This is one of the restaurants on my to-try list from my last trip to Beijing that I never got to, and so it was one of the first ones I made sure to visit this time. It turned out to be so much fun I had high hopes of returning to sample more dishes. But alas, the one location left (I think there used to be two) is so far away it doesn’t seem likely I’ll have a chance to get back there any time soon.

Like the Noodle Bar, the Noodle Loft has an open kitchen where you can watch your noodles being made. But Noodle Loft is a much bigger restaurant (we actually got seated in another room, away from the kitchen) with a much more extensive menu that goes way beyond their specialty of Shanxi-style noodles.

The noodle options are found toward the back of the menu here. There’s a mix-and-match option, where you select one of the plain noodles and then pick a sauce (such as vinegar, pork, eggplant, and others). It seems from other reviews that there used to be a sauce bar where you could select your own sauces, dressings, and condiments, but this didn’t seem to exist at this location. There were also whole noodle dishes you could order that came ready-made with a soup or a sauce.

I chose the buckwheat mao er duo (cat’s ear) noodles with the eggplant sauce, which reminded me a lot of pasta. Named for their shape, they are very similar to oricchiette (which means “little ear” in Italian), and since the eggplant sauce has tomato in it as well, my dish had a very familiar Italian taste to it. The noodles were nice and chewy, and being made of buckwheat, I felt just a little bit better indulging in it.

My husband got a dish called you po lazi mian (Shanxi-style noodles in chili oil). Ok, this selection may have been heavily influenced by me (he often lets me order ’cause I can’t decide which I’d rather get, and he is usually indifferent as well as kindly accommodating :). This dish was all too fun and tasty. When it arrived at the table, he picked up a strand of noodle with his chopsticks and discovered that it just did not seem to end! We eventually discovered that there were in fact two strands of noodles in the dish… which was still quite impressive! The noodles were super wide, and I just couldn’t get enough of the chili and garlic sauce. There were also some green sprouts buried under the noodles as well.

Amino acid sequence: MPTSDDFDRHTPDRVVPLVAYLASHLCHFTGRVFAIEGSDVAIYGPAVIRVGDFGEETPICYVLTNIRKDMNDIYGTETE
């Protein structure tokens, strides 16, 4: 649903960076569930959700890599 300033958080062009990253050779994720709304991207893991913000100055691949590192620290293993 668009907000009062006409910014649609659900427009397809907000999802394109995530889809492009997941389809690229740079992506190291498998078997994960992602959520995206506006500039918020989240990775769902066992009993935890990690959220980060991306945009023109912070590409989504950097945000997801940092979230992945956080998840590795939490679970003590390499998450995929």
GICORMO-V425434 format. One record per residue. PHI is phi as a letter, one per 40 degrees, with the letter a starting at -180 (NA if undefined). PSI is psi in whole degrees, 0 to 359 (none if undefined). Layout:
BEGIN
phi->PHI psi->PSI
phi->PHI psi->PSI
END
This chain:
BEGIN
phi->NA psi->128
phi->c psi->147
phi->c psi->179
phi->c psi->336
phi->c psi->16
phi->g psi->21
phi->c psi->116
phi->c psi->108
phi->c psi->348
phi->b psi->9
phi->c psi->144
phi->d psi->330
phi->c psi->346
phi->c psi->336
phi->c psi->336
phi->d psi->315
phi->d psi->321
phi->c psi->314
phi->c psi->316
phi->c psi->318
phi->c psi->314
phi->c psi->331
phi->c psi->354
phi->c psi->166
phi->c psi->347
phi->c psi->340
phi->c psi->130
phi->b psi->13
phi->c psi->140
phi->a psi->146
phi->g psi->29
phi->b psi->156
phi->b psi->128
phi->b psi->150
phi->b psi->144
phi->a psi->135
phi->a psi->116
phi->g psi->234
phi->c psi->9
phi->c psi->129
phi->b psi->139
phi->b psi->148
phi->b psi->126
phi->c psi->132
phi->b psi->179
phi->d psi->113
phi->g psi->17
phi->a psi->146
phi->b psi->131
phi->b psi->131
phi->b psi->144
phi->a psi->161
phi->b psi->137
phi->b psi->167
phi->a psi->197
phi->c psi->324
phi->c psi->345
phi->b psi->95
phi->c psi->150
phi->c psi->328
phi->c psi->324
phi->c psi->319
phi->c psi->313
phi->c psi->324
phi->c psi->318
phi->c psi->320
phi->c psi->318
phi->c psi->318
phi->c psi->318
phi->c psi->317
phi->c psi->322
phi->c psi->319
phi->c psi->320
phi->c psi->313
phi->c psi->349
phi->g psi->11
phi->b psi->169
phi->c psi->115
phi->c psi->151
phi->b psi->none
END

We also ordered a dish of tong ho (crown daisy or chrysanthemum greens), which was unexpectedly sweet (not to mention small in portion). I’m more used to the vinegary dressing this usually comes with when eaten raw, which is how I’d found it at a number of restaurants in Beijing. The fried chicken dish we ordered, though a bit pricey, was incredibly crispy and fragrant and came with two dipping sauces on the side: a sweet and sour sauce and a mixture of salt and other seasonings. I’m not that into sweet and sour, so I left most of that untouched, but I enjoyed the other seasonings, and my husband found the chicken so flavorful on its own, he didn’t use any of the dipping sauces.

There are a lot more noodle dishes I’d love to try here, including the knife-cut noodles, the noodles made with a single chopstick, and this interesting honeycomb-like noodle I saw on the menu. I’d love to sample more of the complete noodle dishes too. I guess I’ll just have to wait until the next time I come back to Beijing…

Noodle Loft (面酷)
33 Guanshun Bei Da Jie (on the second floor of the Fairmont Building), near Wangjing subway stop on line 15 [map]
Phone: 6774-9950
[Note: The location that used to be on Xi Dawang Lu no longer exists. At the time of this posting, this is currently Noodle Loft’s only location.]